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Blohm + Voss / Blohm und Voss

Blohm + Voss motor yachts are some of the finest, most sophisticated vessels afloat. Their engineering features are trailblazers: Flight decks with twin helicopter hangers. Retractable transoms for the wet docking and dry berthing of large tenders and submarines. Versatile, impressively powerful CODAG-WARP propulsion units for low, economic trolling speeds and fast re-locatings...this short list can easily lengthened. The first true yacht Blohm + Voss delivered was built for the German Emperor already in 1872. He had ordered the HOHENZOLLERN, a 250 ft paddle wheeler. In the early 1900s, the Emperor became a repeat client with the METEOR IV and METEOR V, two of the most stunning high performance sailing yachts ever.

The Blohm and Voss shipyard developed the MEKO corvette and frigate system. This system involves the modularization of a great number of ship subsystems that can be tailored to an individual ship's requirements. This capability permits a compressed construction schedule, maximization of in-shop production, and commonality across different ship classes. Blohm and Voss reported a 5 percent reduction in construction costs over traditional methods and claimed reduced life cycle costs because modular payloads permit easier and, therefore, less expensive modernization. This claim existed despite only partial modularization (primarily in combat systems) and a focus on modularization for rapid reconfiguration of base designs to attract foreign military sales, vice palletization for ease of construction and cost savings.

Blohm + Voss produced a series of fine ship designs, from the F124 Saschen class advanced air defense frigate and the new F125 expeditionary frigate. Of these, only the various MEKO OPV/ corvette/ frigate options enjoyed export success. Blohm + Voss contracted and delivered over 60 Naval combatants for 11 Navies worldwide. These included the German Frigate F124, which was followed by five German Corvettes Type K130, for which the contract was signed in December 2001. After 25 years of operation, the Meko design concept was still the most advanced widely applied modular ship design in the world. Many Blohm + Voss Meko vessels have been equipped with Lockheed Martin equipment such as Vertical Launching Systems, MK 41.

Blohm and Voss (B&V) has been containerizing weapons and other ship components for a number of years. The flexibility of its corvette and frigate designs accommodates the desires of several navies for different combat systems. In 1991, B&V delivered its first frigate with a data bus replacing conventional point-to-point wiring for weapon and electronic systems. This ship was constructed in 32 months. B&V claims that modularization reduced the time from contract award to commissioning from about 72 to 48 months. Attendant with this decreased construction time, however, was an increase in the quantity of connections at the module interfacesand in the complexity of the ship's service systems (air conditioning plants, firepumps, and so forth) and the ship's structure.

Blohm + Voss's MEKO ship platforms are designed specifically for the varied deployment of standardized modules (weapons, electronics and the ship's technical equipment) which, in addition, are connected with the power supply, the air-conditioning and ventilation system and the data network for example, via standardized interfaces. All the components needed to run a specific system are accommodated in a single module.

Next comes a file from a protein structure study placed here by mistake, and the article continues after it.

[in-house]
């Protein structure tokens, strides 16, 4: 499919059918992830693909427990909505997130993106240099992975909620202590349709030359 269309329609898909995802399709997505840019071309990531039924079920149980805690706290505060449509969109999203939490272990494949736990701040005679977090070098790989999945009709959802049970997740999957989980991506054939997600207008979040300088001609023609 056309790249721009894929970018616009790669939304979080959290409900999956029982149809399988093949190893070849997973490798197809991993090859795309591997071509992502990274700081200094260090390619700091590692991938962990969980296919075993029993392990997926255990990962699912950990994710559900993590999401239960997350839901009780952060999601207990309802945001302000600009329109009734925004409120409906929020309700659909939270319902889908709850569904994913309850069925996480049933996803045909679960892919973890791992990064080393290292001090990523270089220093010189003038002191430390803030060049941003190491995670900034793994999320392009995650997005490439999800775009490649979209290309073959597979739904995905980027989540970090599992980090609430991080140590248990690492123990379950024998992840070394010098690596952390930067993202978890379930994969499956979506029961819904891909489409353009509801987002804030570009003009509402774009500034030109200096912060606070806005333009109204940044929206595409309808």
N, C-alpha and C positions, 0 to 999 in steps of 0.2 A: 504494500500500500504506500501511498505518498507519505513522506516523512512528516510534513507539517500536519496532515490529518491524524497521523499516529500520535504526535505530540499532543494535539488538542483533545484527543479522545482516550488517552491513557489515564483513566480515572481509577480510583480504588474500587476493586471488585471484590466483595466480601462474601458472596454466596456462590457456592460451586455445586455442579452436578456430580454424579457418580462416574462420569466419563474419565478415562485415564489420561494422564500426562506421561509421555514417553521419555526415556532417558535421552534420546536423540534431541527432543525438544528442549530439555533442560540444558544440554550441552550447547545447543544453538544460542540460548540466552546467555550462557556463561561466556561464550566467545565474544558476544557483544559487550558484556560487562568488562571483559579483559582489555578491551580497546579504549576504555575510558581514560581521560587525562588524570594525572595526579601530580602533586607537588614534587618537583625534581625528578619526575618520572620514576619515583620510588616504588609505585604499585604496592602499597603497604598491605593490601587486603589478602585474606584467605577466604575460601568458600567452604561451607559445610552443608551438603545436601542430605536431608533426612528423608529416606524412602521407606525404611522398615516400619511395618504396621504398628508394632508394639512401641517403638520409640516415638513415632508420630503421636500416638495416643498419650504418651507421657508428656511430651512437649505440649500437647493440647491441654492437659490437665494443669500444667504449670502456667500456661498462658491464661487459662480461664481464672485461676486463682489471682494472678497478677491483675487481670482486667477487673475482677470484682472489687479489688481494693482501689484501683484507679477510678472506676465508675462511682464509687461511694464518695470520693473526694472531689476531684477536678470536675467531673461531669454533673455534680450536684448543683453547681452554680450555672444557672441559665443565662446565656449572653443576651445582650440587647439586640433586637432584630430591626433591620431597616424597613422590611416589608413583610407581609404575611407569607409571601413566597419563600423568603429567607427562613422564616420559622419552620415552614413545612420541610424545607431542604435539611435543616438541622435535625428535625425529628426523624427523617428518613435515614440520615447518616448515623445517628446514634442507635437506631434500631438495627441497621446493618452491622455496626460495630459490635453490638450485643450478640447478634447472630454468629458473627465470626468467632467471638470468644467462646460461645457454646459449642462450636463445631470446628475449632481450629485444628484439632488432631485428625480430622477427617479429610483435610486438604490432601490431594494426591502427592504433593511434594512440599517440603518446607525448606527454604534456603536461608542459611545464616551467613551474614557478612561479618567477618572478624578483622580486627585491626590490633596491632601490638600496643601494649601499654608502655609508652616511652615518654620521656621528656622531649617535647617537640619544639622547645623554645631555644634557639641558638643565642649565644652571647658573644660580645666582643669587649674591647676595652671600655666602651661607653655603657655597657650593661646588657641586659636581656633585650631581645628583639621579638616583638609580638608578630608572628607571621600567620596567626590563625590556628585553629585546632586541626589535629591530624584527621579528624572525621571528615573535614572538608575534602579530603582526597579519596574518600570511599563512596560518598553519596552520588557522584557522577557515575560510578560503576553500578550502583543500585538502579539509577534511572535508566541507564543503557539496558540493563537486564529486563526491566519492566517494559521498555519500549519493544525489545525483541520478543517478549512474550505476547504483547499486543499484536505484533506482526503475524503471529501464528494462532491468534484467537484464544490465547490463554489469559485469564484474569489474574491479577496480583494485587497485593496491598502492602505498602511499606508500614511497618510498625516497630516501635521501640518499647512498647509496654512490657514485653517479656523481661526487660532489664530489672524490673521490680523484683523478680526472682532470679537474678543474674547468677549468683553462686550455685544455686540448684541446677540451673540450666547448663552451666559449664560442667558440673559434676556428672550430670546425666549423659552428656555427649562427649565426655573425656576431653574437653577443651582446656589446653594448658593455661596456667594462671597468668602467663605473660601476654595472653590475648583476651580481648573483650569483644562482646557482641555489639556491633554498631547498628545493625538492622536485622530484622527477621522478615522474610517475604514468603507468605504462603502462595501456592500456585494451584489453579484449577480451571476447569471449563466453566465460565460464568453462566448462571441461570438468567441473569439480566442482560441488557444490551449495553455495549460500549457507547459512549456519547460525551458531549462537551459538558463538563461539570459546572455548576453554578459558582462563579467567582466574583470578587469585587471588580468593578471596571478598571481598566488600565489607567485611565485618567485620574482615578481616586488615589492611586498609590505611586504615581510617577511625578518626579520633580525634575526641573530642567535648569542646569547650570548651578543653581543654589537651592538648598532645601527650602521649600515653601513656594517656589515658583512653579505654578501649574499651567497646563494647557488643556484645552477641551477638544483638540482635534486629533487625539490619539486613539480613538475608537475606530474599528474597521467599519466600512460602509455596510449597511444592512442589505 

Depending upon the particular task they are required to perform, a distinction is made between weapons, electronics and the ship's technical modules. Containers, pallets and mast modules are installed during the construction phase. Modularity allows a wide range of choice in the selection of the on-board systems, whether it be with regard to the integration of customer supplied systems or the use of products that the customer already has in service from various manufacturers.

By simultaneously building the ship's platform at a shipyard and the modules at the suppliers' premises, a significant savings in both time and cost can be achieved. The modular construction principle also reduces the costs of maintaining and modernizing the vessels. Availability and readiness for action are thus improved.

On 14 April 2010 Abu Dhabi MAR, the international shipbuilding group based in Abu Dhabi, and ThyssenKrupp Marine Systems (TKMS) signed a contract for the sale of Blohm + Voss to Abu Dhabi MAR. The two companies had already signed a memorandum of understanding on this in October 2009. The contract included the acquisition of Blohm + Voss Shipyards in Hamburg and the civil shipbuilding facilities of the former HDW Gaarden including employees in Kiel. Abu Dhabi MAR also acquired an 80% stake in each of Blohm + Voss Repair and Blohm + Voss Industries, both of Hamburg. The parties also agreed on the formation of a 50:50 strategic partnership for the design and program management of naval vessels, with TKMS retaining a lead role in all projects with the German Navy and NATO partners, while Abu Dhabi MAR Group will be responsible for the Middle East and North Africa.

Abu Dhabi MAR, a holding company based in Abu Dhabi, is a fast-growing international shipbuilding group. The company has capacities for the construction of naval ships and civil ships up to a length of 200 meters. The holding company is jointly owned by the Al Ain International Group (70%) and Privinvest (30%). H.E. Ahmad Darwish Al Marar is Chairman of the Abu Dhabi MAR Group and Iskandar Safa its Managing Director. The company had orders in hand of more than 1 billion euros.

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Page last modified: 11-07-2011 02:52:06 ZULU